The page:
Little value in delivering mobile-only content: CTIA panelist
ORLANDO, FL ? An HTC executive on a Mobile Entertainment Forum panel at CTIA Wireless 2011 said that it is all about multiscreen delivery and there is little value in delivering mobile-only content.
The panel focused on the centrality of mobile and enablers?APIs?to an enhanced multiscreen content strategy. It was moderated by Rimma Perelmuter, executive director of the MEF, London.
?People understand that it is not really just about mobile?it is about ubiquity on every device, that ubiquity of content is less of a mobile content conversation is it more of a content-everywhere conversation,? said Shashi Fernando, chief content officer at HTC, Taoyuan City, Taiwan. ?It is absolutely about multiscreen, as there is very little value in delivering mobile-only anything.
?You have to deliver content across all devices and platforms that consumers use,? he said. ?One of my gripes personally is a company that looks at each screen as an individual environment, with one strategy for TV, one strategy on mobile, and they are not aligned.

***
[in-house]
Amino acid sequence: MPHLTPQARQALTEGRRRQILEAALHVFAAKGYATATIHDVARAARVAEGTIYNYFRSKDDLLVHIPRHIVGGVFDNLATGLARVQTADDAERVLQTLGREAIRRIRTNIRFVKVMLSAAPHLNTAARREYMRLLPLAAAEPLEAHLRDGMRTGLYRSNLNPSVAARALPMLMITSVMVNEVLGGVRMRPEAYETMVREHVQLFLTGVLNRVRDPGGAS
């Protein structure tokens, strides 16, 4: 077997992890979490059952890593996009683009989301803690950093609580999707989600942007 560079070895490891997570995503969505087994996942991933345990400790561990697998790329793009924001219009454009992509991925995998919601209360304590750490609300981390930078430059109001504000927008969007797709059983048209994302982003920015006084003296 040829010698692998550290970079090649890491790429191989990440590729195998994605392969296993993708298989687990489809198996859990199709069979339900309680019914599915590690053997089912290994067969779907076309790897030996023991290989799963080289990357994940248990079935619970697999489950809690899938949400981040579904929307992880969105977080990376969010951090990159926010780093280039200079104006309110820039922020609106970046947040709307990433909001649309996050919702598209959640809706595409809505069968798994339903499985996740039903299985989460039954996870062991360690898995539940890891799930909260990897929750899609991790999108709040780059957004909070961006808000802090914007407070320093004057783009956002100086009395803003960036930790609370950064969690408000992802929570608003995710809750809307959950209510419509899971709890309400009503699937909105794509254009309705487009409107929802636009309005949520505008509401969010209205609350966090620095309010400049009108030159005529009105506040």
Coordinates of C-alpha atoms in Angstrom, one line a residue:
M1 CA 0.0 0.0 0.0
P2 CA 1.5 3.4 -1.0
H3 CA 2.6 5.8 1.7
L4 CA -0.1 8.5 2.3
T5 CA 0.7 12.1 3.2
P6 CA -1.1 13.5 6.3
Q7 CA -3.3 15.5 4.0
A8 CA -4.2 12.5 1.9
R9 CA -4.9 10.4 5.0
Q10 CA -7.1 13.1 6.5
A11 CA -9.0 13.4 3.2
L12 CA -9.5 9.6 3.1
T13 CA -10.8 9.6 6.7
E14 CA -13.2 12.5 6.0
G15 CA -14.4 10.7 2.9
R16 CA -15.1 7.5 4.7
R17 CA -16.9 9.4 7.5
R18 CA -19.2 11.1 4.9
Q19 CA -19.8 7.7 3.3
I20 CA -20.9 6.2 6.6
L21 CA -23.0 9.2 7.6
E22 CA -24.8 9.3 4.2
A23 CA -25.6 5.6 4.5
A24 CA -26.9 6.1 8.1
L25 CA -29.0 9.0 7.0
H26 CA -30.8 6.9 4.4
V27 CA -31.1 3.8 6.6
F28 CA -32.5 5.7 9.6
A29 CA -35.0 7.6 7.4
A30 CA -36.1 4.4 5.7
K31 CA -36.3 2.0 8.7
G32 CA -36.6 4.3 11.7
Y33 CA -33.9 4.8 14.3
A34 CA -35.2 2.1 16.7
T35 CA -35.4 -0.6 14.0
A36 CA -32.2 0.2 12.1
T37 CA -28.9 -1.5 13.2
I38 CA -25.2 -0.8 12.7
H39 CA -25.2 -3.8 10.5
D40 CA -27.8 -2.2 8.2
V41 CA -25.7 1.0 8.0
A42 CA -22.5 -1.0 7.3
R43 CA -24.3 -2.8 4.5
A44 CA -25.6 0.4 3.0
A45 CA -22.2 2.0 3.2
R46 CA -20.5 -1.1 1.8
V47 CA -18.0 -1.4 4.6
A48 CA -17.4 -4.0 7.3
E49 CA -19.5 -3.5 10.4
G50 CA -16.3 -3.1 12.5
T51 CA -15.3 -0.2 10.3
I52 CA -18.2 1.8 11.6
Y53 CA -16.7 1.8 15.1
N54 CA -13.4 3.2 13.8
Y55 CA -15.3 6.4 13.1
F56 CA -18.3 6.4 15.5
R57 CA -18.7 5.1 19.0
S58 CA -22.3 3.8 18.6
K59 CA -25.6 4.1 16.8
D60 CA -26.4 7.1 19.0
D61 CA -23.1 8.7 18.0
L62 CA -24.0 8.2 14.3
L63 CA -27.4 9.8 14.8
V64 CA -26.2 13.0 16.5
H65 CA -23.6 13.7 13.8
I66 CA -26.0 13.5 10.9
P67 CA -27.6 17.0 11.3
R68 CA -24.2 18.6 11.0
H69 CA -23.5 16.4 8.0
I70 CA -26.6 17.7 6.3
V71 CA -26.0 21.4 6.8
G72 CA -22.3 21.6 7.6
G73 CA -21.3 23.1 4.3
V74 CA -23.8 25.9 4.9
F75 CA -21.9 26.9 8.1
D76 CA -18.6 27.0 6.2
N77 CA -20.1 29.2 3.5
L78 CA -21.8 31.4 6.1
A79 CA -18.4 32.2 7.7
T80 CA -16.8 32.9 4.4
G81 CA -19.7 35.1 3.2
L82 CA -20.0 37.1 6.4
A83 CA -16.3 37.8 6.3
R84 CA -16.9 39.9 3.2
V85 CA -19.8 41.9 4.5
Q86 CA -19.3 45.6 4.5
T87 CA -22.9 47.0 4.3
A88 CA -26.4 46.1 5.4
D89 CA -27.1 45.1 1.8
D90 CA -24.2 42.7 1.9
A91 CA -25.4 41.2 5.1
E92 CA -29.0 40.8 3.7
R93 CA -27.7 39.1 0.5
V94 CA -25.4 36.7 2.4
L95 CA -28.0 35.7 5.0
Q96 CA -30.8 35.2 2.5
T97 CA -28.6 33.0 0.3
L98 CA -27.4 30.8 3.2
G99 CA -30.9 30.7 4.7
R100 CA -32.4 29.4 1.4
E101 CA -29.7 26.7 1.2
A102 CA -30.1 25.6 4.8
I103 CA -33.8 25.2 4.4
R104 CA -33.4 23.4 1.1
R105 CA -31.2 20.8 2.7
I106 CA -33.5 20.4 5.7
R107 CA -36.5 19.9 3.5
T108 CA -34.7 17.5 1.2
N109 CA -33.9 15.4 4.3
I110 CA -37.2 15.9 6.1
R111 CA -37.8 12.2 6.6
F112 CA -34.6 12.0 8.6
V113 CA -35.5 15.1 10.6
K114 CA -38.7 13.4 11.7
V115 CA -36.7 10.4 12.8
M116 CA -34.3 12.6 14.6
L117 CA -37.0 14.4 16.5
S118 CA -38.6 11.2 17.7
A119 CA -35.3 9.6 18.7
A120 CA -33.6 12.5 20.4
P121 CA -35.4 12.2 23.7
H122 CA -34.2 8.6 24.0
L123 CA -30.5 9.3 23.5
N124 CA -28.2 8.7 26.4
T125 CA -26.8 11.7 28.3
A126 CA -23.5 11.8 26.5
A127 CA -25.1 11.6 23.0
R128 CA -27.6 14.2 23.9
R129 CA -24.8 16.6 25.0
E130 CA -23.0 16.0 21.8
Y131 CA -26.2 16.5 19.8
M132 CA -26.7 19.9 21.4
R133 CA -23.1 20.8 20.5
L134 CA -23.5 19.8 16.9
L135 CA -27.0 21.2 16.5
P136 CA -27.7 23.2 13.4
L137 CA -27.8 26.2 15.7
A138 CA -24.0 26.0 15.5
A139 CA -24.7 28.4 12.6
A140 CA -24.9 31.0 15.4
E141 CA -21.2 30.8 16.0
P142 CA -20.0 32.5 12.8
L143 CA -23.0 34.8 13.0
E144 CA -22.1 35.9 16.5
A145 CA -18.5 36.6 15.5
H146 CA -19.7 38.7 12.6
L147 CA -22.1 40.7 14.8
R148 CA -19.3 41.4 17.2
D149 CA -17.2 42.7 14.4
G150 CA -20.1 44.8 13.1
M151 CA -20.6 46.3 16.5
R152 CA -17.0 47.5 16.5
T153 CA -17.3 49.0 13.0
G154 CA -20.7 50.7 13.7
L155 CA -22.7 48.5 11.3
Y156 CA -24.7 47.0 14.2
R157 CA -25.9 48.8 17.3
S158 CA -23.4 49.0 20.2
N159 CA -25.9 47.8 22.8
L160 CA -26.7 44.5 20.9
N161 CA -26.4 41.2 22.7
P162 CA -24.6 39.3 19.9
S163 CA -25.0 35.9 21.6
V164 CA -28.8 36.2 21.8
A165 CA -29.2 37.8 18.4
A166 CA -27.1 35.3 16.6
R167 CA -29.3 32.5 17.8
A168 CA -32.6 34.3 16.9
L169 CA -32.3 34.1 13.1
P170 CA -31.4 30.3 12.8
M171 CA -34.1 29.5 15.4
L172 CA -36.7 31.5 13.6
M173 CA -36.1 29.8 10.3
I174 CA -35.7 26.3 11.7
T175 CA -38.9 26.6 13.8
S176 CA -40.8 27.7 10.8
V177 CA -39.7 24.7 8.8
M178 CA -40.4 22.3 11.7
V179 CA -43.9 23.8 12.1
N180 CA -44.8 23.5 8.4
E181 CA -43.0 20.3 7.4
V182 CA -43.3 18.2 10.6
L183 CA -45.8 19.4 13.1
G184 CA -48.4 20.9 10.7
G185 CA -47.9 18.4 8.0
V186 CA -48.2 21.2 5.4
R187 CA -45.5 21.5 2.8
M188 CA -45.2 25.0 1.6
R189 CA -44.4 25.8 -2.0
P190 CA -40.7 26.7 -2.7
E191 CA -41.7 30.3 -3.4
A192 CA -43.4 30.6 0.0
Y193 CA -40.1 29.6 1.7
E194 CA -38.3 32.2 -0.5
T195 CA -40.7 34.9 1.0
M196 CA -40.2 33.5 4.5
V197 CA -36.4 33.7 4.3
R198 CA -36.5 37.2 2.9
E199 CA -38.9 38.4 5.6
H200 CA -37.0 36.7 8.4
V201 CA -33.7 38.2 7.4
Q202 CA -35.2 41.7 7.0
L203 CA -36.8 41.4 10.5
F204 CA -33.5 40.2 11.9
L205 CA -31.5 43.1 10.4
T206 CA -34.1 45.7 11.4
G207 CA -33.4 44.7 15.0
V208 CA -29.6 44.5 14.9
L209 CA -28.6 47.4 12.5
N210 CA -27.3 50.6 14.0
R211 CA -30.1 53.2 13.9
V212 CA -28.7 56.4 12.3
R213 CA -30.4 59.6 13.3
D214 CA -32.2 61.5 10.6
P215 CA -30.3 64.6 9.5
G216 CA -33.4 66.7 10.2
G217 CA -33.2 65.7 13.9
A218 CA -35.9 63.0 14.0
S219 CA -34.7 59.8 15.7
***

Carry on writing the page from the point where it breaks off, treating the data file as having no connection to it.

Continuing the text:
?We have responsibilities to bring a multiscreen strategy to the business of digital entertainment?there has to be a paradigm shift to allow digital content to be accessible quicker, easier and across every screen.?
Mr. Fernando said that one of HTC?s goals is to help find business models that can work for everybody, primarily paid services, as he claims that his company?s ad-supported services are not making money, whereas its premium content model is working.
The mobile content space is moving form ringtones and wallpapers to really rich experiences for consumers. It used to be purely about cost and form factor, but now user experience is finally really driving to the forefront.
Samsung is focused on delivering an open content distribution mechanism to get these rich experiences to consumers across multiple mobile devices.
?It is a great time to be in mobile,? said Gavin Kim, Dallas-based vice president of content, data services and enterprise mobility at Samsung. ?There is a lot of great rich content that consumers can get access to on mobile devices in a very personal way, and we?re seeing a broader interest in not only trying to deliver the content, but to figure out what consumers actually want.
?A priority is making enablers [APIs] value-added for the broader ecosystem?content providers, carriers and OEMs?and the MEF plays a role in that,? he said. ?Our core objectives are to distribute our content as widely as possible and engage consumers in different ways, including incorporating social media.